India rejects Delhi has worst air pollution

New Delhi - India on Thursday rejected the findings of a World Health Organisation (WHO) study that ranks New Delhi as the world's worst city for air pollution, with government scientists saying the UN agency had overestimated levels in the capital.

A WHO study of 1 600 cities released on Wednesday found air pollution had worsened since a smaller survey in 2011, putting city-dwellers at a higher risk of cancer, stroke and heart disease.

The study found New Delhi to have the dirtiest air, with an annual average of 153 micrograms of small particulates, known as PM2.5, per cubic metre.

"Delhi is not the dirtiest ... certainly it is not that dangerous as projected," said AB Akolkar, a member secretary of the Central Pollution Control Board of India.

One health advocacy group welcomed the WHO study, however, saying it should spur the Indian government to tighten up fuel emission standards. Growing traffic on city streets is a major cause of air pollution.

India's Centre for Science and Environment (CSE) said the government should respond by setting an ambitious agenda to reduce toxic risks in Asia's third-largest economy.

"This database confirms our worst fears about how hazardous air pollution is in our region," Sunita Narain, director general at the CSE, said in a statement that called for uniform fuel emission standards to be implemented across India in 2015.

Thirteen of the dirtiest 20 cities were in India, the WHO said, with New Delhi, Patna, Gwalior and Raipur taking the top four spots.

Biggest hazzard

Beijing, notorious for the smog that has prompted some Anglophone residents to dub it "Greyjing", was in 77th place with a PM2.5 reading of 56, little over one third of Delhi's pollution level.

However, Gufran Beig, chief project scientist at the Indian Institute of Tropical Meteorology, said New Delhi's air quality was better than Beijing's, at least during the summer and the monsoon season.

Pollution levels in winter are relatively higher in New Delhi because of extreme weather events, Beig added.

"The value which has been given in this [WHO] report is overestimating [pollution levels] for Delhi ... the reality is that the yearly average is around 110 [micrograms]," said Beig.

After the WHO study was released, Beig said he analysed air pollution levels in Beijing using data available on the US Embassy's website. He found the Chinese city's average to be around 100, nearly double the WHO's estimates.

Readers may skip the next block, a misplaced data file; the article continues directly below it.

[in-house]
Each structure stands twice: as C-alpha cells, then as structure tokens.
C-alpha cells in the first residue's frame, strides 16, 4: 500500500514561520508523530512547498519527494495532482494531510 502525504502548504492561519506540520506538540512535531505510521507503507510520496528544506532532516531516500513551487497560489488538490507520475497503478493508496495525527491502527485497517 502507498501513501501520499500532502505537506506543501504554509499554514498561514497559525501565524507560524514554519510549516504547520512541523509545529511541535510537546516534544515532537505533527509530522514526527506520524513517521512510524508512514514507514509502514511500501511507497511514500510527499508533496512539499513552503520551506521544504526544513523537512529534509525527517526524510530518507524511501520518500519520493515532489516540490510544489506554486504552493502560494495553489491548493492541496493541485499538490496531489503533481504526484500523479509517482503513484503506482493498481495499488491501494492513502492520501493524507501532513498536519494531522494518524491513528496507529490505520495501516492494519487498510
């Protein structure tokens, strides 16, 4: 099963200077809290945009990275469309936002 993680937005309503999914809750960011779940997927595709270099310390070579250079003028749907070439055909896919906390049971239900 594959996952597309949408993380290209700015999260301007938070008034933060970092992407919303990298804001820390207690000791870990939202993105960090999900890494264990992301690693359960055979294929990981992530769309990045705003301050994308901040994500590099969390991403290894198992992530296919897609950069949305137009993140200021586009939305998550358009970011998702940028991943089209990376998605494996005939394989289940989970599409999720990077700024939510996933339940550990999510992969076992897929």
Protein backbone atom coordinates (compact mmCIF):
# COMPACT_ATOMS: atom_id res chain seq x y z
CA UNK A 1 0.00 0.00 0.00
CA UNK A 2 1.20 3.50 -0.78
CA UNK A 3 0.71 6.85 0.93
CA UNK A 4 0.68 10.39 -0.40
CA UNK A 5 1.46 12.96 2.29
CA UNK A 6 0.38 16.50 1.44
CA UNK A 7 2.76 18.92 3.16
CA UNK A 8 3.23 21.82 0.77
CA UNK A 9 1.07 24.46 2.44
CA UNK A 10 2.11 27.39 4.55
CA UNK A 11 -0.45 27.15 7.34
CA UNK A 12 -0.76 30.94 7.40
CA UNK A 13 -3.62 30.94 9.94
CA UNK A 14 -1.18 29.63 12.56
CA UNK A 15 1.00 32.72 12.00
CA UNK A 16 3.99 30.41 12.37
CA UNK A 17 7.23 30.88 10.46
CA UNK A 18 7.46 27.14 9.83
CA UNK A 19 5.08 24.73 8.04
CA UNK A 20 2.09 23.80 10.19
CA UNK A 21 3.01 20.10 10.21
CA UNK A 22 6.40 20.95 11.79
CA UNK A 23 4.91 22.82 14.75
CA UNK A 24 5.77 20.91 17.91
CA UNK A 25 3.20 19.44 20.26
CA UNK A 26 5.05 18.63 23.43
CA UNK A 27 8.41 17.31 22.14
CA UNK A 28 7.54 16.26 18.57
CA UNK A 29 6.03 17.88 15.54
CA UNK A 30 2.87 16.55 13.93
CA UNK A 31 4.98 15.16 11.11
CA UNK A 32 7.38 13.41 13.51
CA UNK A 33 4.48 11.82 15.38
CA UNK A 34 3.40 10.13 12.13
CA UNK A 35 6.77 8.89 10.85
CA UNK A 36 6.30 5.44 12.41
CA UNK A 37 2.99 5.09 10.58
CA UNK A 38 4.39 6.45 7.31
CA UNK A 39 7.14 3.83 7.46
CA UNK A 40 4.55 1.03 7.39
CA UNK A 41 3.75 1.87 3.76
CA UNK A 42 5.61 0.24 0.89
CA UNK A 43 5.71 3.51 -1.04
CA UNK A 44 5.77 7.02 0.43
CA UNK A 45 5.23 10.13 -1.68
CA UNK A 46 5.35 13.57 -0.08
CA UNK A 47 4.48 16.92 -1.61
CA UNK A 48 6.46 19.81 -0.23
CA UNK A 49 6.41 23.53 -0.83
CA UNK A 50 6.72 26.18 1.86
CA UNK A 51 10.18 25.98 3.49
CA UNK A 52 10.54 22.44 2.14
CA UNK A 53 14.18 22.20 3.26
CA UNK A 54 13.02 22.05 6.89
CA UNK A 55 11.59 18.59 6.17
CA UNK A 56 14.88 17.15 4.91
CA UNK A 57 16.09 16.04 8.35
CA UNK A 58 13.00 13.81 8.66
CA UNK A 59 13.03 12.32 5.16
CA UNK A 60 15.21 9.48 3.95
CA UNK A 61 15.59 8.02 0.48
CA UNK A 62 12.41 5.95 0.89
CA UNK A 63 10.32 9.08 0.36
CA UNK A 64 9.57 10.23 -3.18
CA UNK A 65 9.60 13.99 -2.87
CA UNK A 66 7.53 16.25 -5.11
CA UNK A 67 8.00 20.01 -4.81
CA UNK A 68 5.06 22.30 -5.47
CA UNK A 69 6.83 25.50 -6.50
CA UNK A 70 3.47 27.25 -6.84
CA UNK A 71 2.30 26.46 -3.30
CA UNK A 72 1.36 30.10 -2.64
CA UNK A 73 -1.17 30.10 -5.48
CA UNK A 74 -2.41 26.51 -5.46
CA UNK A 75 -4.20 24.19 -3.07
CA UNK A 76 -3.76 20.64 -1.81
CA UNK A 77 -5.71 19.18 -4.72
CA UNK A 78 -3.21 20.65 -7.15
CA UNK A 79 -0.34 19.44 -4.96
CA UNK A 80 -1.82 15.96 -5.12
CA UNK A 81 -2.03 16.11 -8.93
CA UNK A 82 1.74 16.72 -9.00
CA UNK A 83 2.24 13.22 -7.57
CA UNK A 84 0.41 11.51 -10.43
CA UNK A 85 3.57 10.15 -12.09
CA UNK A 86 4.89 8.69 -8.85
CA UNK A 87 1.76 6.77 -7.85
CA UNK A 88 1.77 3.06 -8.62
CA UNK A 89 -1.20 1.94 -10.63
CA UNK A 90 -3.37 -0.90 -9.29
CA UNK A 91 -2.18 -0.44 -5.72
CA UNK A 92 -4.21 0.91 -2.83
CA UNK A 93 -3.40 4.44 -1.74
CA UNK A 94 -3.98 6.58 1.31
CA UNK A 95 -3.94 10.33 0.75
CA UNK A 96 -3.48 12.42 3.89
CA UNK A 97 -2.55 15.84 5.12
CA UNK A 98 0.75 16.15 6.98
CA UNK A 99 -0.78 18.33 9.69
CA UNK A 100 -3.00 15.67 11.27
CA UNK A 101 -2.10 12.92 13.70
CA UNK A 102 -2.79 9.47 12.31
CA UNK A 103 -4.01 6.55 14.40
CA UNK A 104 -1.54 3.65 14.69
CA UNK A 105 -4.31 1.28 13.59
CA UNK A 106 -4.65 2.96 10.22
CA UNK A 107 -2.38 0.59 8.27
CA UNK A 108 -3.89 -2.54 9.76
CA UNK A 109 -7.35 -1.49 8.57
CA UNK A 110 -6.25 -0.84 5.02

Air pollution killed about 7 million people in 2012, making it the world's single biggest environmental health risk, the WHO, a United Nations agency, said last month.

We live in a world where facts and fiction get blurred
In times of uncertainty you need journalism you can trust. For 14 free days, you can have access to a world of in-depth analyses, investigative journalism, top opinions and a range of features. Journalism strengthens democracy. Invest in the future today. Thereafter you will be billed R75 per month. You can cancel anytime and if you cancel within 14 days you won't be billed. 
Subscribe to News24
Voting Booth
Are you going to keep wearing a mask following the announcement that it is no longer required under law?
Please select an option Oops! Something went wrong, please try again later.
Results
No ways, I'm done
5% - 5912 votes
Yes, I still want to be cautious
91% - 107391 votes
Only certain circumstances
4% - 5278 votes
Vote
Rand - Dollar
16.35
-0.4%
Rand - Pound
19.75
+0.3%
Rand - Euro
17.09
-0.2%
Rand - Aus dollar
11.14
+0.8%
Rand - Yen
0.12
-0.7%
Gold
1,790.84
-0.9%
Silver
19.75
-2.5%
Palladium
1,905.64
-1.8%
Platinum
885.48
-1.4%
Brent Crude
109.03
-3.1%
Top 40
60,473
+0.6%
All Share
66,553
+0.5%
Resource 10
62,753
-1.6%
Industrial 25
80,626
+1.5%
Financial 15
14,880
+1.3%
All JSE data delayed by at least 15 minutes Iress logo
Editorial feedback and complaints

Contact the public editor with feedback for our journalists, complaints, queries or suggestions about articles on News24.

LEARN MORE